• Reply Richard Vogel September 4, 2014 at 16:14

      Thanks, Jeremy! I didn’t see that other paper, but I’ll give it a read (for sport). It is disappointing that these papers get published, and then cited. I think the problem can be resolved with a combination of education and outreach. In the meantime, we need watchdogs.

  • Reply John N. Gardi September 6, 2014 at 00:34


    I actually think the first paper in this series from Modi was the worst paper ever published in our field. Although several of us in the field wrote a letter to the editor of Spine, they refused to retract the initial paper and then continued by further publishing the paper that you cited a year later in the same journal. See Lieberman, J.A., Berven, S., Gardi, J., Hu, S., Lyon, R., MacDonald, D.B., Schwartz, D., Sestokas, A., Yingling, C. Letter & rebuttal to Modi et al. Spine, 35(6):717-720, 2010. Also you are correct in that the reviewers (of both papers) clearly had no knowledge of neuromonitoring and frankly were probably biased against MEP use in scoliosis surgery to begin with. Finally, they were utilizing one of the Medtronic NIM spine 8-channel units without any attempt to record SSEPs or more than one motor channel from each limb.

    • Reply Richard Vogel September 6, 2014 at 07:16

      I actually didn’t know about this other paper until Jeremy Bamford told me a few days ago. Maybe I’ll review that paper next, since I have an audience. Thanks for your comment!!

  • Reply Tara Stewart September 7, 2014 at 00:48

    This paper is truly appalling. As you point out – there is no shortage of bad IOM papers. The system is built so that anyone can submit a paper and with such an open invitation there are always bound to be poor studies submitted. Ultimately it is the duty of the journal reviewers to hold up a scientific standard and not contribute to the ever increasing noise. In this case the reviewers failed miserably.

    Do we as professionals have a duty to give feedback to the Editors-In-Chief (whether in causal email or a formal comment letter) to give them an opportunity to improve their review process?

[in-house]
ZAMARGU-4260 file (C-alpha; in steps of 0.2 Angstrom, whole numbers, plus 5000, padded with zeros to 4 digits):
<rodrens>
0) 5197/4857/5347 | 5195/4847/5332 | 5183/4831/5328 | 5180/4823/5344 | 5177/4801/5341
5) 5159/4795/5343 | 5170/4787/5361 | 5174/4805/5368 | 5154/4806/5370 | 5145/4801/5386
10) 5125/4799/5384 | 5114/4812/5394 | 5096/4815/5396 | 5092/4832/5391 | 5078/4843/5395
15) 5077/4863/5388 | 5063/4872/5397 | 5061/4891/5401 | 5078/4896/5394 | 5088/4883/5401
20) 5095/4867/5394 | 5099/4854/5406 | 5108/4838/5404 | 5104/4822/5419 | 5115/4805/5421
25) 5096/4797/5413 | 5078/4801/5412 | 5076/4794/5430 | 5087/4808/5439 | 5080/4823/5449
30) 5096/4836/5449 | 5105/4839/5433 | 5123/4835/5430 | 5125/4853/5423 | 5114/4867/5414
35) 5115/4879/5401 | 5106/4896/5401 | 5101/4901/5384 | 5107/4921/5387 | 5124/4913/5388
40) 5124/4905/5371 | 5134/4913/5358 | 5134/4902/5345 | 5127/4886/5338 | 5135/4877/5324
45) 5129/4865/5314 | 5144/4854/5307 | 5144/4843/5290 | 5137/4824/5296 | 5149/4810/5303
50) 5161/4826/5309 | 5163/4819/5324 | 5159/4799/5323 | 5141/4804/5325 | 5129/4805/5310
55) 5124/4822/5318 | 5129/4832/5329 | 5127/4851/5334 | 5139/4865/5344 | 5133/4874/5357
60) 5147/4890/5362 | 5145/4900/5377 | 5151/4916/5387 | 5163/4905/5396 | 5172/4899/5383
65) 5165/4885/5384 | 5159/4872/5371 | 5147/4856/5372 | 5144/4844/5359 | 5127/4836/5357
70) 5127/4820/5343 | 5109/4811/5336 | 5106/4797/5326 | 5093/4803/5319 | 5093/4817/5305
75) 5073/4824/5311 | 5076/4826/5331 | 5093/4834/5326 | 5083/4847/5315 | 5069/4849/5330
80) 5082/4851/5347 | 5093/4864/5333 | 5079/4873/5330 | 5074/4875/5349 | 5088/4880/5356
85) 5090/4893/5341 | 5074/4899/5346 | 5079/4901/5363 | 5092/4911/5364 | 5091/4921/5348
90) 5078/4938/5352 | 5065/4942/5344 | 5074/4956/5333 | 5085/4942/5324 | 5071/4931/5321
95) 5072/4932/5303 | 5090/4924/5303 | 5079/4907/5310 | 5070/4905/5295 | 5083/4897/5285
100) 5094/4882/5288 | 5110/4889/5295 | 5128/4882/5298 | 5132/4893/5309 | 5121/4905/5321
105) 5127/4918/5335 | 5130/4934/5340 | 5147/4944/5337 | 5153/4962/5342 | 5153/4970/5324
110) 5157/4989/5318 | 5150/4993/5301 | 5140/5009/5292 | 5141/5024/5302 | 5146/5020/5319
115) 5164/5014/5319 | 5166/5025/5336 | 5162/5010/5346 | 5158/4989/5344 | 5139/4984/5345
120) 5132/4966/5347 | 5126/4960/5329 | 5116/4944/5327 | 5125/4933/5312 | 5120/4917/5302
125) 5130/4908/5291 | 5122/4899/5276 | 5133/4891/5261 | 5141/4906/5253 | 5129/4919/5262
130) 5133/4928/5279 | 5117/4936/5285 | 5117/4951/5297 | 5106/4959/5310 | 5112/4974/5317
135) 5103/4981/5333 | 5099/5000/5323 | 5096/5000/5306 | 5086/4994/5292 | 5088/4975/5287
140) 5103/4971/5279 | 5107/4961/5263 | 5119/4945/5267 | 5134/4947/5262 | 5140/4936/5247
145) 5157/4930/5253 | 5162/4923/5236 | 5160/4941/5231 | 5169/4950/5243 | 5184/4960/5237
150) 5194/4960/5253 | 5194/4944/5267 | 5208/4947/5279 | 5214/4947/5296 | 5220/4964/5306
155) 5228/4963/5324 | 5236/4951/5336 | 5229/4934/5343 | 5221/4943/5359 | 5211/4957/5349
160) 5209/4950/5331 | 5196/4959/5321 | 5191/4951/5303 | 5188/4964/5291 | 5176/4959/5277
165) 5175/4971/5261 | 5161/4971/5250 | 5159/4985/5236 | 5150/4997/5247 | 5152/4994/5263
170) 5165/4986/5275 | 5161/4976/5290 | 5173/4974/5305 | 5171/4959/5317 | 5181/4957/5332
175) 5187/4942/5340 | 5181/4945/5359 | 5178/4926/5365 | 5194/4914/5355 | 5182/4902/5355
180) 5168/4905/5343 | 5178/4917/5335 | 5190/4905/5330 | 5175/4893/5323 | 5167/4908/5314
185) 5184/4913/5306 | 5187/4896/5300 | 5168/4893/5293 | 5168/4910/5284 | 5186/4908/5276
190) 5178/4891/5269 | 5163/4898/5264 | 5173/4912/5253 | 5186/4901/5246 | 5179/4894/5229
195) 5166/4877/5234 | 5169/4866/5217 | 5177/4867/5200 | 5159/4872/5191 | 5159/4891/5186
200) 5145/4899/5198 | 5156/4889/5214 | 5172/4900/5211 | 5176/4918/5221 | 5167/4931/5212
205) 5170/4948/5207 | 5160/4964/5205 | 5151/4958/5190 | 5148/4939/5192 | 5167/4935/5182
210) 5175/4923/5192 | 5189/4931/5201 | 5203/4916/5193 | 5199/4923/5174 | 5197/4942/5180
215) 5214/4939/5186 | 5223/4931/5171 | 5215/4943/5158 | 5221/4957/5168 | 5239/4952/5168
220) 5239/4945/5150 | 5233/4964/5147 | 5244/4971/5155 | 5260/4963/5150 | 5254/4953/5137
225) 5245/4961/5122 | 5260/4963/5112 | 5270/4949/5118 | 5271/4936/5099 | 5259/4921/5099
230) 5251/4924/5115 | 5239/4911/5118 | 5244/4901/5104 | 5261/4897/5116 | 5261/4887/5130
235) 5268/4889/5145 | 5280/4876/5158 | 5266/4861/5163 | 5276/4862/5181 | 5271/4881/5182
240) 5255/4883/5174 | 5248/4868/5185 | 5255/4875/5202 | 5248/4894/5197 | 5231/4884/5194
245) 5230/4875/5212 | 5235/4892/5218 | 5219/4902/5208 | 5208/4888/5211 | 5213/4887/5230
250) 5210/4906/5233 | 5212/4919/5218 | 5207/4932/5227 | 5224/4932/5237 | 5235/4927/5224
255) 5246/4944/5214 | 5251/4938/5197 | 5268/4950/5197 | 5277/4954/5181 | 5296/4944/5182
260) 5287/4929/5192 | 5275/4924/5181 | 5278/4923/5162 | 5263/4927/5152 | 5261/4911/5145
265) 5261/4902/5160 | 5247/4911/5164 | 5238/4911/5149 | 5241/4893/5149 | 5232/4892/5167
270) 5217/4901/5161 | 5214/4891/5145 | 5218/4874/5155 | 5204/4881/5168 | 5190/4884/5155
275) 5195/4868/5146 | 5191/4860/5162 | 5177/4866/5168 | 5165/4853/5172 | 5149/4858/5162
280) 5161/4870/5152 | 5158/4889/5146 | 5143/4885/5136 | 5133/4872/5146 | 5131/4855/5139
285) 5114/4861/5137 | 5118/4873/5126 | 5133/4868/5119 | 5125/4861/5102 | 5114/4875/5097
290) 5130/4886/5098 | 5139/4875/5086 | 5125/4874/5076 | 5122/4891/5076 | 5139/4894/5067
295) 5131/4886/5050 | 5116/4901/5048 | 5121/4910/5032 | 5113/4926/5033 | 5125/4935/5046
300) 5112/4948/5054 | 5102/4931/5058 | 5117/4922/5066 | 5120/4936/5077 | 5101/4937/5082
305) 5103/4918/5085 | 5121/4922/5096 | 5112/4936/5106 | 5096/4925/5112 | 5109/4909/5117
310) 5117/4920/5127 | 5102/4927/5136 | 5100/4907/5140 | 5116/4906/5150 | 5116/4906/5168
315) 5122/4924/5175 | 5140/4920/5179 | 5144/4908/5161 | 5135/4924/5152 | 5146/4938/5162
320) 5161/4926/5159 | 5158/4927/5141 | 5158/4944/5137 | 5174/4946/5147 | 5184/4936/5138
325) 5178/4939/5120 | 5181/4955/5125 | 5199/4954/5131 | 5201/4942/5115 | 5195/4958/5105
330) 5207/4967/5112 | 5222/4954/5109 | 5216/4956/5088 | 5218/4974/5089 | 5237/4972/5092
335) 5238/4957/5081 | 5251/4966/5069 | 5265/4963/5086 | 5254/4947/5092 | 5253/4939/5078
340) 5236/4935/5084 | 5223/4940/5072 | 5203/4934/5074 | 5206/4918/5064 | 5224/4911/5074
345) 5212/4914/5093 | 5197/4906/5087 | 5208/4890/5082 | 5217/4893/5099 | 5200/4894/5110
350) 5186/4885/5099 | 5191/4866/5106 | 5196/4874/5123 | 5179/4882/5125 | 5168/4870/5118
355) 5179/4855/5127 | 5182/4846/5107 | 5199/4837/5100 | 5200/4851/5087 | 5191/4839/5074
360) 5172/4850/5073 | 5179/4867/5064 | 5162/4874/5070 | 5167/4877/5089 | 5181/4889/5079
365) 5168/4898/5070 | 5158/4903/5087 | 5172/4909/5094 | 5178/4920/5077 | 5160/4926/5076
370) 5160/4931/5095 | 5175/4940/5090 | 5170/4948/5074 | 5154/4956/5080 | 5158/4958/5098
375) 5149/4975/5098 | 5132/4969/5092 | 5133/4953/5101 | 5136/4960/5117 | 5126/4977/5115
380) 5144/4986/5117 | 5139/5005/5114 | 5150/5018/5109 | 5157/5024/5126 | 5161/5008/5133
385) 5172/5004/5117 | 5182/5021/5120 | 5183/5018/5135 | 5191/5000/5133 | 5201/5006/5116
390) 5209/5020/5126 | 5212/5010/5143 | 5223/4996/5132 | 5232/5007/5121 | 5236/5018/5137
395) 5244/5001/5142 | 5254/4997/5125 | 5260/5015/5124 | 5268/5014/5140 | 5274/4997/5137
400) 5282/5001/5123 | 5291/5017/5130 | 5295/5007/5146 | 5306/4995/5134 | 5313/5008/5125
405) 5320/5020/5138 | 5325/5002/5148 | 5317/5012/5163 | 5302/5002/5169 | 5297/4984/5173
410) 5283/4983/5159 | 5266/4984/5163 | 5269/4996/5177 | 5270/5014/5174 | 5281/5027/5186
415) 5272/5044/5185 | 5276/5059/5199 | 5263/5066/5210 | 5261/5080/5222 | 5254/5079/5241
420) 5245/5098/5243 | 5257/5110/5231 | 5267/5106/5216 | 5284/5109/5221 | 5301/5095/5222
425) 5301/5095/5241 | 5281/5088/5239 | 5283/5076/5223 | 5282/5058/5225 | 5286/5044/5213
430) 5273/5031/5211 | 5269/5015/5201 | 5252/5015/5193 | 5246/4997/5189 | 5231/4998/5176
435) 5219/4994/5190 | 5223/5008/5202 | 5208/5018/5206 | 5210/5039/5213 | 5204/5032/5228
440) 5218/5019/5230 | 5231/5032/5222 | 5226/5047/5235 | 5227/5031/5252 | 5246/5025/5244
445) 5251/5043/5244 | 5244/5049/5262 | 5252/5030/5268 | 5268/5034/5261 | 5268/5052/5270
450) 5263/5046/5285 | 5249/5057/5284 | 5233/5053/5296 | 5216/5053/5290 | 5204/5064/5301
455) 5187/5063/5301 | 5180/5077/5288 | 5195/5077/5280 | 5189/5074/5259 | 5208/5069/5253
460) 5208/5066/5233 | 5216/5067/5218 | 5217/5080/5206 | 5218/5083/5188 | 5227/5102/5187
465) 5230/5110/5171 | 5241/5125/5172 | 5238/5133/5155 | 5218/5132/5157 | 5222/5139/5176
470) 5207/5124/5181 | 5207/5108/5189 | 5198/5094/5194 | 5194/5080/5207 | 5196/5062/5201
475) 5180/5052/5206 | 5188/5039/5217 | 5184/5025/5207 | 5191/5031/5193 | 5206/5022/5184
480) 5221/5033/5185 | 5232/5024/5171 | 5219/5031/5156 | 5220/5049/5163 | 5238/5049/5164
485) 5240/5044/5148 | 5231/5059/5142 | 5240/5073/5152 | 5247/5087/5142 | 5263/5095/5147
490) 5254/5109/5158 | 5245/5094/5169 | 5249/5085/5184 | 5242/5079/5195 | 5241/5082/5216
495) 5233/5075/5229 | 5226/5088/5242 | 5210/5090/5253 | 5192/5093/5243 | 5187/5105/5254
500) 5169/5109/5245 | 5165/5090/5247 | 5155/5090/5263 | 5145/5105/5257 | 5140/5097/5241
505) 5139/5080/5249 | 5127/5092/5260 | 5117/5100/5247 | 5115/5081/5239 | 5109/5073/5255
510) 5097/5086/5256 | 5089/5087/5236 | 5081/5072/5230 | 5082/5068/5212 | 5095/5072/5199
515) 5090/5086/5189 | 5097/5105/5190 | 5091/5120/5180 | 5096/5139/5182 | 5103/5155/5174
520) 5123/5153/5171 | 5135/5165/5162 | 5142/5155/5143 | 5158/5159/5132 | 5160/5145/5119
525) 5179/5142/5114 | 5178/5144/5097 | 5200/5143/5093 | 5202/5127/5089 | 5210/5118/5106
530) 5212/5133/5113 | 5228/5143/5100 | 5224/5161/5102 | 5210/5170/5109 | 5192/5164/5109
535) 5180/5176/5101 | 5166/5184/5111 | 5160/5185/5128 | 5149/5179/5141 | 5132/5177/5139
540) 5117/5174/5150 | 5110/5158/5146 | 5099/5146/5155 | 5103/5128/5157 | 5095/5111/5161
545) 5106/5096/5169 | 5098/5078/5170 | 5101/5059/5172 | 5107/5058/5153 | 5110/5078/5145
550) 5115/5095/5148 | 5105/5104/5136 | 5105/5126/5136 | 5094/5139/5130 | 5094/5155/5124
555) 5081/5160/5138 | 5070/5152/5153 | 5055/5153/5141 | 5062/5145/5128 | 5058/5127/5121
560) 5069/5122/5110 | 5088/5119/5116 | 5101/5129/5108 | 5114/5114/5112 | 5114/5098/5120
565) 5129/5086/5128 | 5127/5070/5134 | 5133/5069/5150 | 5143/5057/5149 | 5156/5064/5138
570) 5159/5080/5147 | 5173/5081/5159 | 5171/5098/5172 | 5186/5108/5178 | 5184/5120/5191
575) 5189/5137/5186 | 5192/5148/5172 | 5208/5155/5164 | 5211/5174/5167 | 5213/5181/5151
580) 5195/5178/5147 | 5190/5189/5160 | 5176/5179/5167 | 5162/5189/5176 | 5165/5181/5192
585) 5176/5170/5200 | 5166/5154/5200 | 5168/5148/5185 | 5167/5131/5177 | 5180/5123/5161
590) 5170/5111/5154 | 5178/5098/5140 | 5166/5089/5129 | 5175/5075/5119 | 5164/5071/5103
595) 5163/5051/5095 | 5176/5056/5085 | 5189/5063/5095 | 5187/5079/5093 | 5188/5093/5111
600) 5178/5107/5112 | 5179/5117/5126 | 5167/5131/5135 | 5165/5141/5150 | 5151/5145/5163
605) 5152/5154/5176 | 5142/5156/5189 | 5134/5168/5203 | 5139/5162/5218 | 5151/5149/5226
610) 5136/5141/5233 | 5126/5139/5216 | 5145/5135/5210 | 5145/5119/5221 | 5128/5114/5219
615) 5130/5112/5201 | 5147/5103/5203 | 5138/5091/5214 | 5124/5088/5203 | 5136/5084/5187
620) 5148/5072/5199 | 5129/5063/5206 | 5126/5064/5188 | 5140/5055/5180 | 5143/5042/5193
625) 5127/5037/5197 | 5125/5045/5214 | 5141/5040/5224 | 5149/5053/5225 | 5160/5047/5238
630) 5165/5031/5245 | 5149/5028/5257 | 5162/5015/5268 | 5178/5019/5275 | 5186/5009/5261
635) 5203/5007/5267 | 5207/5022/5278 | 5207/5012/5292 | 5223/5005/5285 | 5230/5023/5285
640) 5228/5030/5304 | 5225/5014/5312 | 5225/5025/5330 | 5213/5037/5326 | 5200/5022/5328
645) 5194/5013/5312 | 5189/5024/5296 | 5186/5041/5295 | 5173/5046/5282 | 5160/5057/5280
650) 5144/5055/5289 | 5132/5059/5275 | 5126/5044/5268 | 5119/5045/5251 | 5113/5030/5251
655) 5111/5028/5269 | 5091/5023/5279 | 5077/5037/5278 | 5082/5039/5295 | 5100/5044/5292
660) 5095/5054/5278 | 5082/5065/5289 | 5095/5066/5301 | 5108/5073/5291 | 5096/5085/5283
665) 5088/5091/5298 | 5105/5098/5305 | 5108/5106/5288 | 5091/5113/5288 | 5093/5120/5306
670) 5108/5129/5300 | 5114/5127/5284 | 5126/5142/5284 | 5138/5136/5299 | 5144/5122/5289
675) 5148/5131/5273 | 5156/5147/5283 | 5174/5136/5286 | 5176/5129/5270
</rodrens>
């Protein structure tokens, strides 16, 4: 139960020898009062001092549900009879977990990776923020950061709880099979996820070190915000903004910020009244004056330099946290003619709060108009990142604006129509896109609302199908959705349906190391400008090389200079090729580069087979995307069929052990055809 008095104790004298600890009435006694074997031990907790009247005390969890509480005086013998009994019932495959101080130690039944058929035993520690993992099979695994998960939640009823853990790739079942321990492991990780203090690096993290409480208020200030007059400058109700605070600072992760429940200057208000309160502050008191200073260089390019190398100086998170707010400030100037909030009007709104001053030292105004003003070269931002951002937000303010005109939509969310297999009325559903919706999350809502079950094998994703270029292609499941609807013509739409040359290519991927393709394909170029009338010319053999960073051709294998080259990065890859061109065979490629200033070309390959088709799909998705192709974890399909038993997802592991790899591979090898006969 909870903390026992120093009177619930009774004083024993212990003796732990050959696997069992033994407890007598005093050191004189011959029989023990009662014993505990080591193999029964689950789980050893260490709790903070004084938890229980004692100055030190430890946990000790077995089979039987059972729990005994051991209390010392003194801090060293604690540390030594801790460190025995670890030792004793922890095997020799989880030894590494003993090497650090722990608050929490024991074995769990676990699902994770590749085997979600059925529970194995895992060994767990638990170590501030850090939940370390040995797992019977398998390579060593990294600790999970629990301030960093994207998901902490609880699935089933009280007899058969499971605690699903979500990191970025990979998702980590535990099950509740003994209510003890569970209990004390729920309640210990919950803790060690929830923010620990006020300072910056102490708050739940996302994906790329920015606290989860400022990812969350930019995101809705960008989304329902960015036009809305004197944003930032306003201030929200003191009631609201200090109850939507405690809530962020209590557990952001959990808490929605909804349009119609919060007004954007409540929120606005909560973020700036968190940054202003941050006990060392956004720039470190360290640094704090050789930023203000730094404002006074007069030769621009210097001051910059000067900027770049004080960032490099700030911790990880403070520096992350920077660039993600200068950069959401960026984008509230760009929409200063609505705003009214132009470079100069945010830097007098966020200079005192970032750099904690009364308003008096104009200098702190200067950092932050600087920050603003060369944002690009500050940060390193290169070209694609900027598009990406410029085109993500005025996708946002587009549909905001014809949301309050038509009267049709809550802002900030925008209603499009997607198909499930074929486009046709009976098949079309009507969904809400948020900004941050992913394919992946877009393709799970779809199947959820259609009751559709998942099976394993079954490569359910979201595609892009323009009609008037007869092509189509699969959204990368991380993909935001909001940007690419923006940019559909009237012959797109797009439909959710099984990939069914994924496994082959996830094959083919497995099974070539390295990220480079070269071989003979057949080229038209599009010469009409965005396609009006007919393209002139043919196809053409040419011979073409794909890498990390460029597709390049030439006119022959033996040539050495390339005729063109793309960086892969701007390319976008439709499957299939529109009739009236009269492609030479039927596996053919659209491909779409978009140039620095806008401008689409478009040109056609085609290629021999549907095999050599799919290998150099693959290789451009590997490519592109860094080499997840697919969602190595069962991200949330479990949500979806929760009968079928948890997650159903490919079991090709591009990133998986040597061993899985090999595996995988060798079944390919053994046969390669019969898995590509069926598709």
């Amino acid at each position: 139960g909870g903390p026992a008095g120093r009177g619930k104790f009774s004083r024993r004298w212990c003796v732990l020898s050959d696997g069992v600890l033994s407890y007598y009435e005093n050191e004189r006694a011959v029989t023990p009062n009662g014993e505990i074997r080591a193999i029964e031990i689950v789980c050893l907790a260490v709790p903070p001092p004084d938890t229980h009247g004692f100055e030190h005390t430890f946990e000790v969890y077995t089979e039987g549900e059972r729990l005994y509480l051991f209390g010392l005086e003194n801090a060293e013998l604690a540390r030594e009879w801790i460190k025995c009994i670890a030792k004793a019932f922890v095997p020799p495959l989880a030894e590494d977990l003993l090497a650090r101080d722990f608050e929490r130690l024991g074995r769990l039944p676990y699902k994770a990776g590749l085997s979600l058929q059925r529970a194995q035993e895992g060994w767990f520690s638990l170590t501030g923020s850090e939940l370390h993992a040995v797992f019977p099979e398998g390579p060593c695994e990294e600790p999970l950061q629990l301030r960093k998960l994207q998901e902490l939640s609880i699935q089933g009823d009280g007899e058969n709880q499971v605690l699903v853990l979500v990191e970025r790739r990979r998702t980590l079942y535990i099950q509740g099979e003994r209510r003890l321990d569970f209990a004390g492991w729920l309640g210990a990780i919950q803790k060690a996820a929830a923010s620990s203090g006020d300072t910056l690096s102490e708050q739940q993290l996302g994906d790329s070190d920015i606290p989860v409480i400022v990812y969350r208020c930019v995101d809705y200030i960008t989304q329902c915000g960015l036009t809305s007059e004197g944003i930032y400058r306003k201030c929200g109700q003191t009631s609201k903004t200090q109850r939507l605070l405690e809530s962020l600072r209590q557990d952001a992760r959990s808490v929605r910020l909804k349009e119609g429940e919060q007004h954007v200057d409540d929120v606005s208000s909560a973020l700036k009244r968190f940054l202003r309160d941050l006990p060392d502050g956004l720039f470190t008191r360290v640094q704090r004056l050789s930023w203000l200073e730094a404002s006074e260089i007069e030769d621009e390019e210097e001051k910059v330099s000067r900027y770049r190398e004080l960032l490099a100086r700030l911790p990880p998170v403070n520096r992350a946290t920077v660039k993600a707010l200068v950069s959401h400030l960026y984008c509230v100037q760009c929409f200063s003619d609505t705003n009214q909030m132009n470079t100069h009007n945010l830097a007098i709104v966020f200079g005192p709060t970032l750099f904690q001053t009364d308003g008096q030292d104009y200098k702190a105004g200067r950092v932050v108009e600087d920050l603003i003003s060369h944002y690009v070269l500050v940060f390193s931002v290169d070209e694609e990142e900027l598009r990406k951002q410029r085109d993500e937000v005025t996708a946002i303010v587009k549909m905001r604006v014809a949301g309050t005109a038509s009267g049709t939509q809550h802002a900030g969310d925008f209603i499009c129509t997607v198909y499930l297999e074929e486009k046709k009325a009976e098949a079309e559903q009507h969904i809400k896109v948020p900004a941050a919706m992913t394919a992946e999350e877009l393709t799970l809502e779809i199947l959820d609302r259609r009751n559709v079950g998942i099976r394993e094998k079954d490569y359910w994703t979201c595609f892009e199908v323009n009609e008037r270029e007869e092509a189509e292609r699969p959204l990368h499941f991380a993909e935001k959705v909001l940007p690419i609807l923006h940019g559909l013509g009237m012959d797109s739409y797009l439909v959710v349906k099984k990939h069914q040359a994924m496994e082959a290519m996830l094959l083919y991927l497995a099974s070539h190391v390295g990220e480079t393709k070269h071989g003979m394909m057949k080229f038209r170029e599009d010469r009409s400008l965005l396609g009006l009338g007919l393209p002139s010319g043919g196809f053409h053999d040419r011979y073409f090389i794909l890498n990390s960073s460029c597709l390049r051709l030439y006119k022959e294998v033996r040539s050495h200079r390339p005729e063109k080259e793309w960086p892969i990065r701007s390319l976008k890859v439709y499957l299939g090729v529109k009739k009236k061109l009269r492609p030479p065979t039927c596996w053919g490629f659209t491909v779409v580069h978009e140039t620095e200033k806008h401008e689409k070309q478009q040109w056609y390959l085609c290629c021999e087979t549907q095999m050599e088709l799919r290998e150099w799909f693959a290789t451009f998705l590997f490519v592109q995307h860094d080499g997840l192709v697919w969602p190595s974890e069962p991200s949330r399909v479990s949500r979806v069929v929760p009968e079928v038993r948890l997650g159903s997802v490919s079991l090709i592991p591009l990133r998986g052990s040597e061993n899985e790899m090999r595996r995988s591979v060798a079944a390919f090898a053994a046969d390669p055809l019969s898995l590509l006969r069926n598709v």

• Reply Richard Vogel September 8, 2014 at 10:08

      Hi Tara, your comments are spot-on. I believe that we have a duty to contact the Editors in these circumstances. In fact, I know that several individuals and groups contacted Spine with formal requests for retraction, which were all denied. I can only assume that the motivations on the part of the journal editorial board were political, which is a shame because it detracts from the legitimacy of the journal (in my opinion). Also, in my opinion, when circumstances like this occur (denied requests for retraction from all-over the world), the reviewers should publicly identify themselves and justify their decisions. Thanks very much for reading/commenting.

  • Reply Bryan Wilent September 22, 2014 at 08:24

    This is painful.

    Also, is that the patient’s name (Lee Tae You) in top left off all the screenshots?

  • Reply Bill Loftus November 11, 2014 at 02:09

    Rich, in addition to reading the Modi et all paper, read the ensuing letters to Spine, including the mind boggling defense by the authors and the definitive take by schwarz et al. Actually, what is most disturbing is that the Journal, as far as I know, still refused to pull the paper. I wonder if they still solicit the services of the same reviewers of the manuscript?

    • Reply Richard Vogel November 11, 2014 at 09:37

      Hi Bill. Thanks for your comment! I did read all of those letters, but didn’t mention them here. You make a good point, though. It isn’t like this paper slipped through the cracks. It seems like the whole world recognized the errors in the paper, except the authors. My suspicion is that the reviewers and the editors made their decisions for political reasons, because they wanted to publish evidence that IONM fails to detect major spinal cord injury, regardless of whether or not the methods or results were valid. Their inability or unwillingness to provide objective criticism undermines the entire scientific process.

  • Reply Mike Williamson September 1, 2015 at 18:43

    I have a question regarding the first paper where the hands and feet were switched on the plug-ins….if the post woke up paraplegic, then you would have expected the MEP responses to have been lost from the hands…does anyone recall enough from that paper/case to know if that was noted?


    • Reply Richard Vogel September 9, 2015 at 22:23

      My recollection is that the “hands” did disappear, but the authors didn’t think anything of it. They were only concerned with the “feet”.

  • Reply Luigi Chiacchiari June 17, 2016 at 17:12

    Is there someone that can provide me those papers?
    Thank you!

    • Reply Richard Vogel June 19, 2016 at 22:22

      I can’t distribute the paper because it’s copyright protected.

  • Reply The Dark Side of Neuromonitoring - Neurologic Labs March 19, 2017 at 19:32

    […] research, and I also review papers for several journals. I’ve written previously about the worst IONM paper ever, but bad research is everywhere. Unfortunately, it can sometimes mask as decent research, even […]